Here’s Why Verizon and AT&T are Butting Heads
AT&T (NYSE:T) is fighting for wireless spectrum territory in an effort to catch up with Verizon (NYSE:VZ), America’s largest wireless network provider. At the end of August, the Federal Communications Commission (FCC) approved Verizon’s $3.9 billion purchase of airwave rights from four major cable companies. This comes after AT&T fell behind in the spectrum war in 2006 when they were focusing on a blocked acquisition of T-Mobile. The FCC is reviewing $2.6 billion in deals from AT&T to acquire spectrum holdings.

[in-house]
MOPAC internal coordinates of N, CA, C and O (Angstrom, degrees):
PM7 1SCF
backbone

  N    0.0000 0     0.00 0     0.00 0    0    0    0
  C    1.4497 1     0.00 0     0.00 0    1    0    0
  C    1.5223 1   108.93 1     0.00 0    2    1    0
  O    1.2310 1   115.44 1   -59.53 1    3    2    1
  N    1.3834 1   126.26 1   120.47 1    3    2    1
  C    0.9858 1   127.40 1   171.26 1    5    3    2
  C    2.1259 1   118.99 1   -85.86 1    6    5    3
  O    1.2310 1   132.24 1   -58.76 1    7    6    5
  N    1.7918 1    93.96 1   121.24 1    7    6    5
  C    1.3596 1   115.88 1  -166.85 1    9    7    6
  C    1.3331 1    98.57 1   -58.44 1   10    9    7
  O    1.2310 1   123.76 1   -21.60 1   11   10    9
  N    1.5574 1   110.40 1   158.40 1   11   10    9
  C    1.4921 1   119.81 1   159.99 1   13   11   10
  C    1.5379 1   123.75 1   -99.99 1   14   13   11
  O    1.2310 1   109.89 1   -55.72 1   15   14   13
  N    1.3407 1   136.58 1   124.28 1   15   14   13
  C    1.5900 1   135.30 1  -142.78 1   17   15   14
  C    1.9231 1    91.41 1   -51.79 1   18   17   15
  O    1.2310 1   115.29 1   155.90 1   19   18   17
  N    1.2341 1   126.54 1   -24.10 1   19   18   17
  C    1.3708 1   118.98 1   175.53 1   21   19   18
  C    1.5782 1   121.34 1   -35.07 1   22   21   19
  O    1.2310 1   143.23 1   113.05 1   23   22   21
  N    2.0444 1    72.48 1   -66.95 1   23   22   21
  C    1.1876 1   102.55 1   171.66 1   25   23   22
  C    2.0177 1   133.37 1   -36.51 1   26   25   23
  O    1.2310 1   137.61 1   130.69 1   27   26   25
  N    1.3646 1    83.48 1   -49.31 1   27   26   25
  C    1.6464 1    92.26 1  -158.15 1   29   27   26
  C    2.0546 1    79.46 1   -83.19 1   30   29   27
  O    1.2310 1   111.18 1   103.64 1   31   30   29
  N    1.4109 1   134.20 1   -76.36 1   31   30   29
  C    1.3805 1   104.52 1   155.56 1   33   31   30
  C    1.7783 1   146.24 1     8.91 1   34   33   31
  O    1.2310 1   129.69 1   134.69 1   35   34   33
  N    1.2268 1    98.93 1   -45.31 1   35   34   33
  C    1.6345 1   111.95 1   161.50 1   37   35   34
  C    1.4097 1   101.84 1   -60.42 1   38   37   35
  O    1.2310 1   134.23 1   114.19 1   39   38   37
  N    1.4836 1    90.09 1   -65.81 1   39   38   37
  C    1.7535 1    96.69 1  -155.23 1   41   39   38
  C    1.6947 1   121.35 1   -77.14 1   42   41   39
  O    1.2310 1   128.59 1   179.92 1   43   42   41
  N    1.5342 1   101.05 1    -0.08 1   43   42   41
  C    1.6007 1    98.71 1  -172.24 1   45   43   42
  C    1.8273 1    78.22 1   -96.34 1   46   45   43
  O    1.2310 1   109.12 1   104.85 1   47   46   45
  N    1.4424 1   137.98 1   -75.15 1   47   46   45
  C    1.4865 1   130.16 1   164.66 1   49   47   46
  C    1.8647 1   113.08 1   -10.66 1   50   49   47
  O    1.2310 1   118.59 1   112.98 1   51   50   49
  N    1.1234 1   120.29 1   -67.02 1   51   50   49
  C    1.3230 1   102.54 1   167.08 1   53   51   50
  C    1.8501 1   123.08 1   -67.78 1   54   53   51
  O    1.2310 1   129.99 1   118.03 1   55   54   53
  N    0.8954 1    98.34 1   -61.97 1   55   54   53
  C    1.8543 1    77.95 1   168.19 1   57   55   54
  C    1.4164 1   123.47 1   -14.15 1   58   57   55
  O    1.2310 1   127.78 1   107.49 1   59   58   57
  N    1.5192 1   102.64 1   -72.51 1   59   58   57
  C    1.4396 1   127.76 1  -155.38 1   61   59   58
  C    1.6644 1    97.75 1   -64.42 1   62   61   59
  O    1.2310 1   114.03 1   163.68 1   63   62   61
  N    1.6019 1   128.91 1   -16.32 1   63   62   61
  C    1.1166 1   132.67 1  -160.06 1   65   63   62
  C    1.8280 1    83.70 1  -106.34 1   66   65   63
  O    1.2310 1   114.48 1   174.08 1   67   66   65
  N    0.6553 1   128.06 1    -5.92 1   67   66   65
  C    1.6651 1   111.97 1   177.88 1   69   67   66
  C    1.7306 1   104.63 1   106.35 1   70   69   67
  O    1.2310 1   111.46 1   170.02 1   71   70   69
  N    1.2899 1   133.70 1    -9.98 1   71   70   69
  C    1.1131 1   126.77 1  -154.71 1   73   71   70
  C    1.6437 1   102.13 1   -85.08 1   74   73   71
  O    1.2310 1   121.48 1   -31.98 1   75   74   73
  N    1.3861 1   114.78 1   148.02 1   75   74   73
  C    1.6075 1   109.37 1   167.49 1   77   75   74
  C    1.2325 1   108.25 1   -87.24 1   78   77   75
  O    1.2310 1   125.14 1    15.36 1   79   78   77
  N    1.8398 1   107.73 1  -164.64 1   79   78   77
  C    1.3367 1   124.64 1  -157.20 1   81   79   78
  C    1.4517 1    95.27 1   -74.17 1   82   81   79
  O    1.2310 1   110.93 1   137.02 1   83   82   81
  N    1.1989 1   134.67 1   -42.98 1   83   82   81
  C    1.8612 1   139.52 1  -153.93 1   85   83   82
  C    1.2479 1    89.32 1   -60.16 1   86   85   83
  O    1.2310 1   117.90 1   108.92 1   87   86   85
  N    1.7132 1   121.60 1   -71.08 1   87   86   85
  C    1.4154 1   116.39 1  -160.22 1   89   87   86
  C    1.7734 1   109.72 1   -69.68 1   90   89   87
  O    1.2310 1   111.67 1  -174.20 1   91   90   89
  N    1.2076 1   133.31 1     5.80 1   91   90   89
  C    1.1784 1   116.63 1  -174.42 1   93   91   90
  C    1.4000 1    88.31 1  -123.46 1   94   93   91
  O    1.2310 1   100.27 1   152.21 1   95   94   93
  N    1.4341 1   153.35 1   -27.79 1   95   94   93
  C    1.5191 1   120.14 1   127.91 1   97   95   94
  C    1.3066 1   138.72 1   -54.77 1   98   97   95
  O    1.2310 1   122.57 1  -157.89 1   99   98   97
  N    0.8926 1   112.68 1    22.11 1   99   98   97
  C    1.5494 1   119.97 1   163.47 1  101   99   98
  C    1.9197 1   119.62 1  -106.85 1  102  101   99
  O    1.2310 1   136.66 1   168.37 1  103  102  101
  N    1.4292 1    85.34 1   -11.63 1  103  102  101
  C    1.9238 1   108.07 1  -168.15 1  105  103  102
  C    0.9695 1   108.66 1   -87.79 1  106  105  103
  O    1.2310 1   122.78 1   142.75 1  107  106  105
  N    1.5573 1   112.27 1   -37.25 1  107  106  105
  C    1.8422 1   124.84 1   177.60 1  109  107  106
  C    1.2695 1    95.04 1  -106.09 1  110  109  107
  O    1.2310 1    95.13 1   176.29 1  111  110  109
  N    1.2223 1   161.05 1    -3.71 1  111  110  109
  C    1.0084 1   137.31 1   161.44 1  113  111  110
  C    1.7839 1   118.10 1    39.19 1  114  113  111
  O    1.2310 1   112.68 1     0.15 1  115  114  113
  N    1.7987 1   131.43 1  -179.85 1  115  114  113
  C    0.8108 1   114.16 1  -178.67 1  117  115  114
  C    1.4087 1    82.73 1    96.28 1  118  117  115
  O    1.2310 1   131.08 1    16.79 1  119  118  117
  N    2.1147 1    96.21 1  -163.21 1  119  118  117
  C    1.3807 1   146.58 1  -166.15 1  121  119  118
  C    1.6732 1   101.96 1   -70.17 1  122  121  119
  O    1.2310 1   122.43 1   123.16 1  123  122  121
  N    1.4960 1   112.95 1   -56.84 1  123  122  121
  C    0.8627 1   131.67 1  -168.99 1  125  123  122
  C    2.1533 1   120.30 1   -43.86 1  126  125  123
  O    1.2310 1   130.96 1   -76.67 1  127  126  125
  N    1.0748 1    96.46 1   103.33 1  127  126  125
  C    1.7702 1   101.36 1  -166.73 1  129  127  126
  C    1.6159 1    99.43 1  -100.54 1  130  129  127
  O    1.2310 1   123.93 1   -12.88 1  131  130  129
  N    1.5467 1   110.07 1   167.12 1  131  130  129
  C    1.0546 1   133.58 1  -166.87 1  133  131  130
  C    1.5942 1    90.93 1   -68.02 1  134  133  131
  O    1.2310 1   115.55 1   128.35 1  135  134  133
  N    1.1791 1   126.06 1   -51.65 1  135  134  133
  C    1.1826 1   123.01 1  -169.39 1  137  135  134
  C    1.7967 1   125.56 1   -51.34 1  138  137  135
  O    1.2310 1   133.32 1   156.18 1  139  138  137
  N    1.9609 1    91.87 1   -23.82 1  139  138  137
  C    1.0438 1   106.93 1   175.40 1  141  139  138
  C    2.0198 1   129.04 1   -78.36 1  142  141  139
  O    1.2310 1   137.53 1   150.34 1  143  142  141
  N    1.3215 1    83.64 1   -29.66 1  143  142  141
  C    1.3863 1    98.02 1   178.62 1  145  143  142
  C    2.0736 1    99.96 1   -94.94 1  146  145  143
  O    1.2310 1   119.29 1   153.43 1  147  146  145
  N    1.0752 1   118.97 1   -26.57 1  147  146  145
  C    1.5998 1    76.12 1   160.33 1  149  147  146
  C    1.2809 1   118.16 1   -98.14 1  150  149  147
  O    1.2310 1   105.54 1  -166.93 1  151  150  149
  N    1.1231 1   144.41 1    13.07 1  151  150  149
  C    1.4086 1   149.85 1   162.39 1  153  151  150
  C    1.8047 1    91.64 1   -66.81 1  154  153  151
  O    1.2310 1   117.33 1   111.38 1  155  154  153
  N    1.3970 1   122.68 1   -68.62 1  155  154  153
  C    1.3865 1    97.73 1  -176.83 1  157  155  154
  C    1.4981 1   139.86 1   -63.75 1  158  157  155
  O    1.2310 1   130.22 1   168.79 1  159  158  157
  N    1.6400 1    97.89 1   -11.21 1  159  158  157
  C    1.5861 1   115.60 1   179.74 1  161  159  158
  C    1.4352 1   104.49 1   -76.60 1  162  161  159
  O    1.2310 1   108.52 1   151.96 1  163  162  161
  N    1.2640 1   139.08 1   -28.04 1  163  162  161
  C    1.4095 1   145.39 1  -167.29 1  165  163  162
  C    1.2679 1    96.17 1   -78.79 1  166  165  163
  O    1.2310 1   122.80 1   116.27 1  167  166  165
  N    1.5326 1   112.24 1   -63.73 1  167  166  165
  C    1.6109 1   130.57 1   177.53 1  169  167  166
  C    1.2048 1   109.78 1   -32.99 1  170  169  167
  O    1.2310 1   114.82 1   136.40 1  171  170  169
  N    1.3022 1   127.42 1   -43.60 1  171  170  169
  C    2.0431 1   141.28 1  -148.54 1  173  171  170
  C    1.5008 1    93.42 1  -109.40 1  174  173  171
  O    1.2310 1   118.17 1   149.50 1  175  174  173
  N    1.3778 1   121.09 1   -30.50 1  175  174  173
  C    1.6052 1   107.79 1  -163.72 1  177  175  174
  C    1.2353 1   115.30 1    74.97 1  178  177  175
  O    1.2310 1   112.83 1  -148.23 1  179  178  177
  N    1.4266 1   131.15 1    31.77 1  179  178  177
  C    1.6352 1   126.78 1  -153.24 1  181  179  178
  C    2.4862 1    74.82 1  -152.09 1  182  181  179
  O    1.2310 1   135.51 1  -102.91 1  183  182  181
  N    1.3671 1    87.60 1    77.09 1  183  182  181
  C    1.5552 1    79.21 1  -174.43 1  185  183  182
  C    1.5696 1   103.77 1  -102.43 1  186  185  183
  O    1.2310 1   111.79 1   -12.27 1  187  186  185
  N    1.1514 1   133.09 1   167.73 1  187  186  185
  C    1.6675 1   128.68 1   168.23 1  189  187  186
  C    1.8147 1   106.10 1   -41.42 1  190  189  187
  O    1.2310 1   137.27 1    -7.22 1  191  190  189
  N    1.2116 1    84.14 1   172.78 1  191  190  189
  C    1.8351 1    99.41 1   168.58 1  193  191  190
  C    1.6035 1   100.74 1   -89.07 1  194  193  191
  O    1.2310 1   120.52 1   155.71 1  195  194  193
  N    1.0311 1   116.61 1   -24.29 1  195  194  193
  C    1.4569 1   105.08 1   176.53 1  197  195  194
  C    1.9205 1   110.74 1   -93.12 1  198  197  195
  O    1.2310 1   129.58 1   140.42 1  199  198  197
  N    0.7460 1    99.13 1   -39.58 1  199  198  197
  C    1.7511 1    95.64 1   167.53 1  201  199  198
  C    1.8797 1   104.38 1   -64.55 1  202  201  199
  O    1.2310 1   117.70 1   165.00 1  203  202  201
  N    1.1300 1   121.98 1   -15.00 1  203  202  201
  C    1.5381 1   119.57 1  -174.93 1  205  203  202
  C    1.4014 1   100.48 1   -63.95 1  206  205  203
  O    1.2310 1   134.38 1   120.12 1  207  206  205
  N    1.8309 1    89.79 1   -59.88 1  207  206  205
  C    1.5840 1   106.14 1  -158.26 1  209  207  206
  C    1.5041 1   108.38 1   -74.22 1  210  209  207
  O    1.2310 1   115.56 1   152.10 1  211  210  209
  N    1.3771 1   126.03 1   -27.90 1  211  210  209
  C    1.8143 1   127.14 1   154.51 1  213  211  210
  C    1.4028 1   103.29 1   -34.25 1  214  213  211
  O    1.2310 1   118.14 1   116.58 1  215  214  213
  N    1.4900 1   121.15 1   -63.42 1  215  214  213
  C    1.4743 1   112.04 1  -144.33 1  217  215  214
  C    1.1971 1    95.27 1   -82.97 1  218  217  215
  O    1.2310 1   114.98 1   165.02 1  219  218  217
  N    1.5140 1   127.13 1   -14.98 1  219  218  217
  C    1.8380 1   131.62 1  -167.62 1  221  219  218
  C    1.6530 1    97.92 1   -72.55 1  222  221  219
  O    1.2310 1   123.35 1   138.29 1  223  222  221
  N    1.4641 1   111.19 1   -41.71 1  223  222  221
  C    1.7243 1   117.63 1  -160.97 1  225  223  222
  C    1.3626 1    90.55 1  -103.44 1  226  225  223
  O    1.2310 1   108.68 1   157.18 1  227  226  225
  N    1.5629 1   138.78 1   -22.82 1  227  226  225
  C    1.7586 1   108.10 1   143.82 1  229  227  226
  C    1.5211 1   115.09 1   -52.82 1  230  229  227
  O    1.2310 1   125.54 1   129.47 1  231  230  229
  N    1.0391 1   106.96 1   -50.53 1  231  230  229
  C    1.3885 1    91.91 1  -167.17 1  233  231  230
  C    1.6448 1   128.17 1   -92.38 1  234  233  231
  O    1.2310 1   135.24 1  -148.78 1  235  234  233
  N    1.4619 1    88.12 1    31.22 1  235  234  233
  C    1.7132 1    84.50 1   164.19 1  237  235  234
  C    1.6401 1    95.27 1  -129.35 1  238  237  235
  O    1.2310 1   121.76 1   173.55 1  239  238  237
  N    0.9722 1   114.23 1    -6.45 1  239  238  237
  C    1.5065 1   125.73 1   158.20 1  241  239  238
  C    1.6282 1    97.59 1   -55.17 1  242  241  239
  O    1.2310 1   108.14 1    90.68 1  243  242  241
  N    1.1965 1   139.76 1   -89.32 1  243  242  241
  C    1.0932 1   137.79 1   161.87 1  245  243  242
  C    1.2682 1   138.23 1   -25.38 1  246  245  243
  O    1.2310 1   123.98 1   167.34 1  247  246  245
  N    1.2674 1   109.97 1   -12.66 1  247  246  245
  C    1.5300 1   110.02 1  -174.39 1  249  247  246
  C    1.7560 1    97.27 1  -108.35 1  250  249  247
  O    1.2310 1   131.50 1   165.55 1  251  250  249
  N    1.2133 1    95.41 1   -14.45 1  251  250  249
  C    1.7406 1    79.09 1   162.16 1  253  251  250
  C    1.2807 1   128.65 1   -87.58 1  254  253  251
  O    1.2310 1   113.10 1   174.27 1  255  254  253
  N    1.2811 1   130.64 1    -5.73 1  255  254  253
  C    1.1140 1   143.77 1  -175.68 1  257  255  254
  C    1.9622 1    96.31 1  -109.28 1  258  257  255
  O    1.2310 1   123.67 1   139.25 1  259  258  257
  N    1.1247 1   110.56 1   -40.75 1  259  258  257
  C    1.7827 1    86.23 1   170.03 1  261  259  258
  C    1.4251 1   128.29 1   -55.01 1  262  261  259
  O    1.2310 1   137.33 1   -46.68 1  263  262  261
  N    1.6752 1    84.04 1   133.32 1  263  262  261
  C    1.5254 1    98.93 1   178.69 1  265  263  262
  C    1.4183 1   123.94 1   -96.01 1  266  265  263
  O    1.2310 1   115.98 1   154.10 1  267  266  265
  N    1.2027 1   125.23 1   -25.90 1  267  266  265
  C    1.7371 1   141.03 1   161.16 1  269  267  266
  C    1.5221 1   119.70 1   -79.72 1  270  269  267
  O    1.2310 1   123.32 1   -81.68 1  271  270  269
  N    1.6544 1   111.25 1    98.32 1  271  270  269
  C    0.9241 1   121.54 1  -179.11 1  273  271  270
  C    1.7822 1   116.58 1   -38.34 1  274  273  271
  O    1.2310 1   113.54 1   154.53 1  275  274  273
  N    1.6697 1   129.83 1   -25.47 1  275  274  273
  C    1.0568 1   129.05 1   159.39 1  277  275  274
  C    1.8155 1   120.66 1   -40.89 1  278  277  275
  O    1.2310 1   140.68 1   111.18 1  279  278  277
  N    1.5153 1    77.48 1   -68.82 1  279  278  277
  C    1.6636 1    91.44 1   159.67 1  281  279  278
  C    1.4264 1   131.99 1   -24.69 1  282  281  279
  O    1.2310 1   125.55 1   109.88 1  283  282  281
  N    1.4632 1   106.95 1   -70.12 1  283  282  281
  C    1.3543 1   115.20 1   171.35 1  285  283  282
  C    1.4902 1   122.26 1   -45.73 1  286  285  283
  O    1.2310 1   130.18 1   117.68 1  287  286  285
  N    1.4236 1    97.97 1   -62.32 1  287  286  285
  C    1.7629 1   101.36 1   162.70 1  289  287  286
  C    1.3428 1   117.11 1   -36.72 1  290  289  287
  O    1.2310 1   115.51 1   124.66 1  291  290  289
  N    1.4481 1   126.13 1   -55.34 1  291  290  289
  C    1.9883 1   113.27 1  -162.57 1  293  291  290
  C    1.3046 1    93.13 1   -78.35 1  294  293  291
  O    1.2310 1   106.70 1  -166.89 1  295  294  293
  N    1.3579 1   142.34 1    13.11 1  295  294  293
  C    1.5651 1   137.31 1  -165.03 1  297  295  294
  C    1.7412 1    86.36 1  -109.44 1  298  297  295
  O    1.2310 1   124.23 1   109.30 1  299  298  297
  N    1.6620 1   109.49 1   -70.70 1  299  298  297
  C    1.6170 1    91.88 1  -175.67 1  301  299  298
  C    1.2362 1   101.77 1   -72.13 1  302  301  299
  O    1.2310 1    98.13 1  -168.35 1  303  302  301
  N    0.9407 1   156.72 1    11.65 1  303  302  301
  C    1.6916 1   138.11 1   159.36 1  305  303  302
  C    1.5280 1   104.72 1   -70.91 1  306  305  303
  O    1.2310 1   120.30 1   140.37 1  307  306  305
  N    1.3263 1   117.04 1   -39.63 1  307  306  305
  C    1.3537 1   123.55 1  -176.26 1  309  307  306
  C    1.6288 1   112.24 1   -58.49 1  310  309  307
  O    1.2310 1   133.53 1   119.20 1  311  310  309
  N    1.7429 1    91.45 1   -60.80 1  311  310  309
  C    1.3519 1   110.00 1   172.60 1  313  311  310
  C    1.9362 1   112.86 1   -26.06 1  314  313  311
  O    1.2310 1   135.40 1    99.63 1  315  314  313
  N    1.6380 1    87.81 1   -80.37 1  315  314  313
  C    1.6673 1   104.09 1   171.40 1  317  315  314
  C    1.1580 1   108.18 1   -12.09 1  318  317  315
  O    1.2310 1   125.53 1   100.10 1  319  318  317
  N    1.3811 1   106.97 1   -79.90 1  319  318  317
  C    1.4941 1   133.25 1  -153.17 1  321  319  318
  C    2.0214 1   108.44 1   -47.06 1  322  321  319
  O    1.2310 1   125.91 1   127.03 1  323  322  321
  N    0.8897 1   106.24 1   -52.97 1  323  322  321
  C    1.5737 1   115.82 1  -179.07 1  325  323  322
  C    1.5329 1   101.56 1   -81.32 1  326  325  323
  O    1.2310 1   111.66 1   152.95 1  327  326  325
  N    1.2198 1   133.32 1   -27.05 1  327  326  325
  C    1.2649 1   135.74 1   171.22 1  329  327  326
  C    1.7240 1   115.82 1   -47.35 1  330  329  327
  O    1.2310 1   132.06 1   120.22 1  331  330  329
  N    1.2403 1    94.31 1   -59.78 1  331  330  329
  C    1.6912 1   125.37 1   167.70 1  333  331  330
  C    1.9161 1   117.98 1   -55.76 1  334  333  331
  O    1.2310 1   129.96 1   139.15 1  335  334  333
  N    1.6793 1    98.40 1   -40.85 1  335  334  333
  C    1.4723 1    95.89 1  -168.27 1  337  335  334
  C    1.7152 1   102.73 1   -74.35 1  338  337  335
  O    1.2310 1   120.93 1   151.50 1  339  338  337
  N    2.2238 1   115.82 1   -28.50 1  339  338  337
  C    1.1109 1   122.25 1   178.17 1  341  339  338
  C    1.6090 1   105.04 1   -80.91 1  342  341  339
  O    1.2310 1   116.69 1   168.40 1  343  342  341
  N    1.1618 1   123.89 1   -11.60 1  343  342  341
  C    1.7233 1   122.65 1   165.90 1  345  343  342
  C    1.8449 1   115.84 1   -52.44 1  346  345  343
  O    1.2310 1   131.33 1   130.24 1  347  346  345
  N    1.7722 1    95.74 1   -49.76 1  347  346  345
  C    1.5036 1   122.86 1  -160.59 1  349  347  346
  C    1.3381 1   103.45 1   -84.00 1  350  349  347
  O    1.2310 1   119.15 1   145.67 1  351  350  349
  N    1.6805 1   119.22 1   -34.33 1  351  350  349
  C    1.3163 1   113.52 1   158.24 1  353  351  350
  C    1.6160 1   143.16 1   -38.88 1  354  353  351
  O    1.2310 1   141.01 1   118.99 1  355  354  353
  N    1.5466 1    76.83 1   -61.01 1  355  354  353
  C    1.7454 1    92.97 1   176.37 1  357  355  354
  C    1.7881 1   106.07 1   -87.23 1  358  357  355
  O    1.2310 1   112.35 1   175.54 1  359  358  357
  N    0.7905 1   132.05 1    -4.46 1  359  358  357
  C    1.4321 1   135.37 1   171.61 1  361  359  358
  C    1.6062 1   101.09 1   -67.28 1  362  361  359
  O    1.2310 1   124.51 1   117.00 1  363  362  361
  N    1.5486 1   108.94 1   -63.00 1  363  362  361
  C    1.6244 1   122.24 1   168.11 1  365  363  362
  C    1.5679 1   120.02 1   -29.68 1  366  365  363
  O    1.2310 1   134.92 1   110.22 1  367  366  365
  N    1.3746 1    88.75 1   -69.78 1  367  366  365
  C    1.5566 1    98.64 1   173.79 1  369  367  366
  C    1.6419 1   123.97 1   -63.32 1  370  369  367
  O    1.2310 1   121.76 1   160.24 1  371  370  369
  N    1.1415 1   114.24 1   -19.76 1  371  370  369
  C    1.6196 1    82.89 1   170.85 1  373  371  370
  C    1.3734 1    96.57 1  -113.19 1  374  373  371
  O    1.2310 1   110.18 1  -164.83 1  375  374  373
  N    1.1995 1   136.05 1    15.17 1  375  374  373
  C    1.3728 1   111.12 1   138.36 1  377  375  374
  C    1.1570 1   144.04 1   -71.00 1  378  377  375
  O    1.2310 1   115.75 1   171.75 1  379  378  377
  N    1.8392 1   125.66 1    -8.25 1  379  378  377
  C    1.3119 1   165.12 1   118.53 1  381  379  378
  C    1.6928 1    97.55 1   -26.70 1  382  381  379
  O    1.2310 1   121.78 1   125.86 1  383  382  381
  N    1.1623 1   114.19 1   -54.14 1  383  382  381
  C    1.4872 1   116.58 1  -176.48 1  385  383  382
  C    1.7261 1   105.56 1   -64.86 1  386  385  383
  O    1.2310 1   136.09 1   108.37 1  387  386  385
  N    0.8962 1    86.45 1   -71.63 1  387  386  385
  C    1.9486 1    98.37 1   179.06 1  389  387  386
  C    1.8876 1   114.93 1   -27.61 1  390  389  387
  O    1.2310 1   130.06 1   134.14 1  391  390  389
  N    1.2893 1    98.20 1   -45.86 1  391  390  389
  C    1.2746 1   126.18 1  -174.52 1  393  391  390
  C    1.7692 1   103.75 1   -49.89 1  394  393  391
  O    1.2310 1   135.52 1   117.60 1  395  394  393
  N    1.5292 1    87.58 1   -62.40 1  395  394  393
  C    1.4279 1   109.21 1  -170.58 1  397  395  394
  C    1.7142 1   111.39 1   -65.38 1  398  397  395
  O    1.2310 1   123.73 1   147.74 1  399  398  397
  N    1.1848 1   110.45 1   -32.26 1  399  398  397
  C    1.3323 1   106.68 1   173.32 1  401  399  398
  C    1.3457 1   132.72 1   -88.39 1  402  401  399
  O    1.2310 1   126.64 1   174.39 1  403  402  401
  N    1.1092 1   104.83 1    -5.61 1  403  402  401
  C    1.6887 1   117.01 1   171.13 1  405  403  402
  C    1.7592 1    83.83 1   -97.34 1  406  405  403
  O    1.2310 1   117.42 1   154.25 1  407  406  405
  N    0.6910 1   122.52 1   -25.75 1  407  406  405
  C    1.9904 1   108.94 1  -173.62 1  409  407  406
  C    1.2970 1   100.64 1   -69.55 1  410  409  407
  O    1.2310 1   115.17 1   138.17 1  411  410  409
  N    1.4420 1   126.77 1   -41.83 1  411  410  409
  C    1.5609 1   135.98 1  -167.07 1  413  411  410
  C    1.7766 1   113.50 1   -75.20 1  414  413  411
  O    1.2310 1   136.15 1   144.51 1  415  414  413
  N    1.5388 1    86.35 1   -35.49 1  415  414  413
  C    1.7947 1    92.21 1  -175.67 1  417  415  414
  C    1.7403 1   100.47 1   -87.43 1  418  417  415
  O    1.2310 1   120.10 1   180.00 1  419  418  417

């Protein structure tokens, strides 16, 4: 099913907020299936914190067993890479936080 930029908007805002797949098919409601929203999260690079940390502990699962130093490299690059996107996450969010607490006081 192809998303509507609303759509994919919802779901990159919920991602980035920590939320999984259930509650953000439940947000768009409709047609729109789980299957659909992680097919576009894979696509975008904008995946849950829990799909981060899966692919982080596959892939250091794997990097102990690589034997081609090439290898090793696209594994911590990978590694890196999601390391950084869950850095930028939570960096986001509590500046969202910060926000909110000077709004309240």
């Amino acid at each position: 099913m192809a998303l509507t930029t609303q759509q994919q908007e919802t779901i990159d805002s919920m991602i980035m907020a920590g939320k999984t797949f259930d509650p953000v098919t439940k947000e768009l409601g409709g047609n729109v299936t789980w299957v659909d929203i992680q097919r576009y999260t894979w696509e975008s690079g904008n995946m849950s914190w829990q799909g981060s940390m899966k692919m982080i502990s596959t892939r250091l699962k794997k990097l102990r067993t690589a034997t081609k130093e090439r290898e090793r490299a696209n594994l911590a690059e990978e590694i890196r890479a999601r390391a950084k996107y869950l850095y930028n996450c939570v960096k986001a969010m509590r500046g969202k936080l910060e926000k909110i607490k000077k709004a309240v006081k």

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If the deal passes, AT&T’s already stellar wireless unit may constitute a duopoly in the United States alongside Verizon, claiming almost 60 percent of all customers. T-Mobile, Sprint (NYSE:S), and other smaller carriers are calling into question the the fairness of the current FCC screening process.
While Verizon has done well gobbling up airwaves and aggressively pushing its 4G network, it has also benefited greatly from its cable and FIOS services. Although a newbie in the field, Google (NASDAQ:GOOG) has entered the fiber optics game, and could be going on the offensive. If Google Fiber digs in its heels and takes off, the combined competition from Google and AT&T may put enough pressure on Verizon to challenge its #1 spot.
Shares of AT&T (NYSE:T) closed Friday down 14 cents at $37.30.